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ph0ebus

Transatlantic Spies?

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phil@basildon
Dazzle painting was not intoduced until 1916 so not the Dardanelles. Many cargo ships not just troop carriers were painted in it.

Edit. In 1917 some 4,000 merchant ships were painted in dazzle (and 400 warships) (source The Tate, Art Culture and Camoflage)

Do you have the precise date that dazzle painting was introduced?

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phil@basildon
Hi all,

Given he was 44 at the time of his sailing (1916), that would put his DOB around 1872-ish. The 1871 DOBs are still in the ballpark. So, what do we think of him? Once I read the bit about the dark complexion and scar above the eye, I just had to smile. FYI, there were a few others on board the same trip also destined for the British Consulate. Phil W, your comment about his being on a purchasing mission for the British Governement caught my attention...can you say a bit more about how that worked? How did the Consulate tie in?

-Daniel

Daniel, those few others you spoke about destined for the British Consulate have you any way of finding out what their occupations were. Even better if we knew the details the same as our subject we may be able to find out what was going on.

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grantowi

Heres the listing from FMP:

Name: Albert BELL

Date of departure: 25 March 1916

Port of departure: Liverpool

Passenger destination port: New York, USA

Passenger destination: New York, USA

Date of Birth: 1872 (calculated from age)

Age: 44

Marital status:

Sex: Male

Occupation: Admiralty Skilled Labourer

Passenger recorded on: Page 3 of 16

Ship: CALIFORNIA

Official Number: 129599

Master's name: John L Henderson

Steamship Line: Cunard

Where bound: New York, USA

Square feet: 5545

Registered tonnage: 5335

Passengers on voyage: 160

Here he's listed as an Admiralty Skilled Labourer, Why would a Labourer, even an admiralty one be sent to a consulate ?

Grant

Edit - He was traveling with a party of 6 other Skilled Labourers (aging from 21 to 57) and all had indicated that the USA was to be their "Intended future permanent residence"

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grantowi

Further sleuthing revels that a Albert E BELL (no age given) left Liverpool on the 19th March 1910 enroute to New York, also travelling 3rd class with a party of 12 other labourers (all with individual tickets - in the previous post they are all on one ticket)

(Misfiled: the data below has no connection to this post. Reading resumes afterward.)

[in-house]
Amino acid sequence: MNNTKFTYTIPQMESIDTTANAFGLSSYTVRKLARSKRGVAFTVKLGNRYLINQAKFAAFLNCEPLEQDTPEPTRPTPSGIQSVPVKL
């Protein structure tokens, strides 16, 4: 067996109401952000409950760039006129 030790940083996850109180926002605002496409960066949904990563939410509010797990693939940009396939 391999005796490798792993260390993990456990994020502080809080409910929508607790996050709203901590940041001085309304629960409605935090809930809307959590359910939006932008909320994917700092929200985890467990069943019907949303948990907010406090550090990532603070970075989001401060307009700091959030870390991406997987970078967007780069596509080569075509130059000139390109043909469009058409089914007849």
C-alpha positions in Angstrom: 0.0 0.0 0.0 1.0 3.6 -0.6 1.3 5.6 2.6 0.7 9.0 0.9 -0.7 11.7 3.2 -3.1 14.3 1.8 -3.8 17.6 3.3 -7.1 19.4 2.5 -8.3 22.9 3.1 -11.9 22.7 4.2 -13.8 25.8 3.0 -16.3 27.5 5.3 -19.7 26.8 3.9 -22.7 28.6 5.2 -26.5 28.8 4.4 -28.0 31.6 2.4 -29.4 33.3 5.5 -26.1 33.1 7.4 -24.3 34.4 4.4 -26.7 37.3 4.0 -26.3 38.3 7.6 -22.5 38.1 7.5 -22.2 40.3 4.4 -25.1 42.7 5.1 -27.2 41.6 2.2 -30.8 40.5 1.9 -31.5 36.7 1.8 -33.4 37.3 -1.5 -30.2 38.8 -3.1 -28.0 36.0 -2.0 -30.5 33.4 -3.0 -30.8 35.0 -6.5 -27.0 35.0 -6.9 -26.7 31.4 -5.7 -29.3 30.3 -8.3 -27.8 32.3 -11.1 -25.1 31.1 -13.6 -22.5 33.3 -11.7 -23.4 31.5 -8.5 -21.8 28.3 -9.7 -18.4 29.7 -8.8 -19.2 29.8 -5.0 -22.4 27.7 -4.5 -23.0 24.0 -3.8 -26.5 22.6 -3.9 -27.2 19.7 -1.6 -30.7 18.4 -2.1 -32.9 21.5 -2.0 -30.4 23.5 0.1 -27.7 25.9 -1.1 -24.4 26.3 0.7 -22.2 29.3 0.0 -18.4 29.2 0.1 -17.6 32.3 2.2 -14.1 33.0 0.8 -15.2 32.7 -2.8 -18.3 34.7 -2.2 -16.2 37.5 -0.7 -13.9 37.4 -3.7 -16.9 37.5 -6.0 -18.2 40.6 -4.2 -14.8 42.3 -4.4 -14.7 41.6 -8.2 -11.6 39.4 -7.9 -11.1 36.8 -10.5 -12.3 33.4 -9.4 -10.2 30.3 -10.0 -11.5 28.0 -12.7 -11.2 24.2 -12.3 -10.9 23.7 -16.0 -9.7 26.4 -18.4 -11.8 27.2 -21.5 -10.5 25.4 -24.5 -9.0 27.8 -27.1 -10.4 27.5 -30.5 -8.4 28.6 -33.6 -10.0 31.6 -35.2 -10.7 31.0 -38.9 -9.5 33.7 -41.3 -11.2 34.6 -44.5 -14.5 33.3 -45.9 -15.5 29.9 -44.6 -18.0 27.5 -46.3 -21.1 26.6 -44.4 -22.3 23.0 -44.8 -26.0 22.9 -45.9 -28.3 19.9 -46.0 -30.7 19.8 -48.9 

Name of the ship - LUSITANIA

Grant

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ph0ebus

Hi all,

I am fairly confident the California never saw a dazzle paint scheme. She was used for CEF transport duty in 1915-1916 but only on 3 occasions, and those were interspersed with regular civilian duty. I think Mr. Bell was in disguise, not the ship. Of course, just because I have never encountered a picture of her in dazzle does not mean it did not happen.

BTW, I struck out on Ellis Island's web site...no more ID'd trips for Mr. Bell. I left the search wide open to all incoming passengers named Bell and the only spot-on match was the one I already have. The rest were way off either in age, nationality or both. This, of course means that either:

1) Bell came to the US via a port other than New York on his other trip(s), or

2) Bell came to the US using a different name, or

3) Ellis Island biffed the relevant record when transcribing, making it difficult if not impossible to locate, or

4) Bell lied about being in the US before

The plot thickens...

-Daniel

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ph0ebus
Further sleuthing revels that a Albert E BELL (no age given) left Liverpool on the 19th March 1910 enroute to New York, also travelling 3rd class with a party of 12 other labourers (all with individual tickets - in the previous post they are all on one ticket)

Name of the ship - LUSITANIA

Grant

Hi Grant...

How odd. I am in Ellis Island's website right now, and entering just his last name 'Bell', ship name 'Lusitania' and arrival year '1910' I get no Albert E Bell. If I search 'Albert Bell' and the year I still get nothing.

-Daniel

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grantowi

Daniel,

Name: Albert E BELL

Date of departure: 19 March 1910

Port of departure: Liverpool

Passenger destination port: New York, USA

Passenger destination: New York, USA

Date of Birth:

Age: Adult

Marital status: Single

Sex: Male

Occupation: Labr

Passenger recorded on: Page 6 of 50

Ship: LUSITANIA

Official Number: 124682

Master's name: J T W Charles

Steamship Line: Cunard

Where bound: New York, USA

Square feet: 21485

Registered tonnage: 9145

Passengers on voyage: 1844

I'm not telling porkies, honest :-)

Grant

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ph0ebus
Daniel, those few others you spoke about destined for the British Consulate have you any way of finding out what their occupations were. Even better if we knew the details the same as our subject we may be able to find out what was going on.

Hi Phil,

I was able to find three on the same manifest as Mr. Bell. They are: